When you get a chance, please get a 4400+, or lower your 4800+s (Anand's actually) multi to x11 so we can see how much cache affects a dual-core CPU (each core is sharing the same memory bandwidth that only one had to itself before, so even an A64 might be bandwidth limited).
  • TheMatt - Friday, July 1, 2005 - link

    One comment I always have with these tests is why do you never see pbzip2? On *any* dual, quad, etc. machine I use, I always pester the admin to install pbzip2: .

    I was hoping I'd see it here to see if it gives the same speed-up with dual-core as it does with my SMP machine. I'd suggest to anyone here to try it out, it's a great program.
  • fishbits - Friday, July 1, 2005 - link

    "If you can't admit that the D820 is a good performer at its price, then I don't know what's going on with you, but nowhere did he slam AMD along the way."

    The D820 is really good for the price, especially if ram/mobo weren't issues. But saying you "pay through the nose" for the AMD chip and not the D840 at virtually the same price was pretty stunning.

    "In our opinion, the Pentium D 820 is really an underdog in this roundup"
    What the heck does that mean? The 820 looks like a really good multi-tasking performer for the dollar. How does that make it an "underdog?"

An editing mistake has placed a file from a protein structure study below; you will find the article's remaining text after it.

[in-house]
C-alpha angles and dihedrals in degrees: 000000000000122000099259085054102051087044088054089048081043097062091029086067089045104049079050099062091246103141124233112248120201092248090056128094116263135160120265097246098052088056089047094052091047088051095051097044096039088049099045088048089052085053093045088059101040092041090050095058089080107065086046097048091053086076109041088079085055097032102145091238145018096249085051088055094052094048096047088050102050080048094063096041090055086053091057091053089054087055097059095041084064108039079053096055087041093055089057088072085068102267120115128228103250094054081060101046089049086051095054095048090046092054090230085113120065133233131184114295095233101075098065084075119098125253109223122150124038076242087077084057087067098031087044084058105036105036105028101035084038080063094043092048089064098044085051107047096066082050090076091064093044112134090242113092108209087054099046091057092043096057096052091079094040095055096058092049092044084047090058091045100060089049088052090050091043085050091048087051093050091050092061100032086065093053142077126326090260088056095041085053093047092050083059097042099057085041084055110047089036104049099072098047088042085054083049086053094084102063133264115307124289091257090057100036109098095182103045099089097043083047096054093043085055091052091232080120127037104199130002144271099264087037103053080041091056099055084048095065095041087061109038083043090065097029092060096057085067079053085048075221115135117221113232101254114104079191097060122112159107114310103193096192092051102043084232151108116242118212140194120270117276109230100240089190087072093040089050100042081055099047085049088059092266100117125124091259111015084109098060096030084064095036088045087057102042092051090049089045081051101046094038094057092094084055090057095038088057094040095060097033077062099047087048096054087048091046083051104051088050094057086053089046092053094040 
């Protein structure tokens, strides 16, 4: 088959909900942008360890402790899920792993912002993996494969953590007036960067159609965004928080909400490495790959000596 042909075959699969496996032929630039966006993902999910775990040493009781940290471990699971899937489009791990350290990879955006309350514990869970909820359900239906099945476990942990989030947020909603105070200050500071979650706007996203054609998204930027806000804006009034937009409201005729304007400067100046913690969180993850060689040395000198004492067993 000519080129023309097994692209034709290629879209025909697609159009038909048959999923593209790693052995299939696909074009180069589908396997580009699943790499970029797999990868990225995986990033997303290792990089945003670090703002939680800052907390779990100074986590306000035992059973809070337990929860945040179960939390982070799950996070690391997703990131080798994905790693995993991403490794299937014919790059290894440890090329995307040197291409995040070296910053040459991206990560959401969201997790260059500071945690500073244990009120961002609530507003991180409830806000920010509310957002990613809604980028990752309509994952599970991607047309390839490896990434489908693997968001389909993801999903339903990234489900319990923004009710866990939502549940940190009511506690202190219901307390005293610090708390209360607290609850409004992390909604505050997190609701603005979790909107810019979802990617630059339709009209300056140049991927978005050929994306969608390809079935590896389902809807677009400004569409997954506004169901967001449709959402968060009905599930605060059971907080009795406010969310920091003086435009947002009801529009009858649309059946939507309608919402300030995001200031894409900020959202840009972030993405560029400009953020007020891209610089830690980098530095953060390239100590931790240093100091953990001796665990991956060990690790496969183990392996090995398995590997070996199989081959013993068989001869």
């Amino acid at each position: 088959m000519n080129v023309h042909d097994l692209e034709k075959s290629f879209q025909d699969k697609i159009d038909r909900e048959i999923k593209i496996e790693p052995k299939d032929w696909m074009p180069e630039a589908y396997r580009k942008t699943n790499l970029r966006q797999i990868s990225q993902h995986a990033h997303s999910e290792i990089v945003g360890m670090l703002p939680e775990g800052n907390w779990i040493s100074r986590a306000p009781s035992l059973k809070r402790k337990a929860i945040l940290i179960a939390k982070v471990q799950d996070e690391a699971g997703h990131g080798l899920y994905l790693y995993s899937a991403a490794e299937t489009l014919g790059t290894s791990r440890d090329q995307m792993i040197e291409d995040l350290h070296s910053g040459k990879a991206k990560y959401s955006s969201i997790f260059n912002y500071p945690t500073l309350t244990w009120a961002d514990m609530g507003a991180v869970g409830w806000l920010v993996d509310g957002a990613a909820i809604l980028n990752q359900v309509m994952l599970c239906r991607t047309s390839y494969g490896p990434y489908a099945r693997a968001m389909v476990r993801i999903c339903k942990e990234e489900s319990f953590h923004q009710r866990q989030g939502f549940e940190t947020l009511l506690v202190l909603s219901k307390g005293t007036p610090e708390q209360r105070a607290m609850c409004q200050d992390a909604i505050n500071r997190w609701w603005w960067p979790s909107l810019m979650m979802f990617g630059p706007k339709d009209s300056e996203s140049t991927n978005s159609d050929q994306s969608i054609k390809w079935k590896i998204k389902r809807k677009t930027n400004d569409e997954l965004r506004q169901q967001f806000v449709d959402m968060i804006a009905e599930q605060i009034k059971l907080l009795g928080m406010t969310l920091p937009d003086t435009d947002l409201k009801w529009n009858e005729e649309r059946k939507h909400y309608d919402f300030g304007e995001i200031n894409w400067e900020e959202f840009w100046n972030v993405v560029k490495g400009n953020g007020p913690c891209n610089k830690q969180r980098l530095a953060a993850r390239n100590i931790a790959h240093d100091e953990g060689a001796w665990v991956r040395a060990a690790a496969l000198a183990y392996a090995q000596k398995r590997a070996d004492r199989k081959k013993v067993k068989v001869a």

We've gotta give the guys a little slack on various errors, but in "Final Thoughts?" Should the concluding paragraphs where judgement and recommendations are handed out be read two or three times before releasing them? Or maybe by at least a second set of eyes?
  • JGunther - Friday, July 1, 2005 - link


    Gaming bechmarks are the ONLY benchmarks in this article where the Pentium D doesn't occupy the top spot. Find me another review site that shows this to be the case.

    The D820 is definitely a good performer for its price, I'd never say otherwise. But there's no denying that Kris and his articles are slanted. There are no slams, but little statements like this:

    "At $558 you pay through the nose for the additional performance of the Athlon 64 X2 4200+."

    Attempt to portray AMD as the culprit, but the fact is, you pay through the nose for that additional performance whether you're looking at the 4200+ or the D840 (the latter of which is is actually the more expensive of the two).

    Anand once said that visitors to his site, he found, were about 50/50 Intel or AMD users. Though statistically, it could go either way, there is no doubt in my mind that Kris' primary computer at home runs an Intel chip. It's written all over his articles.
  • Tegeril - Friday, July 1, 2005 - link

    I don't see his analysis showing the Pentium CPUs "on top" at all. He specifically states that the AMD offering beats the pants off of Intel as usual in gaming, that the memory costs on the Intel boards are higher, and that the D820 and D840 don't suck quite as much as people want it to. He simply says that at the price point of $252, the D820 becomes a tempting option.

    To sacrifice minimal overall performance and save $290 - memory costs is probably a very good suggestion and is warranted by the analysis. It's pretty impartial from here.

    If you can't admit that the D820 is a good performer at its price, then I don't know what's going on with you, but nowhere did he slam AMD along the way.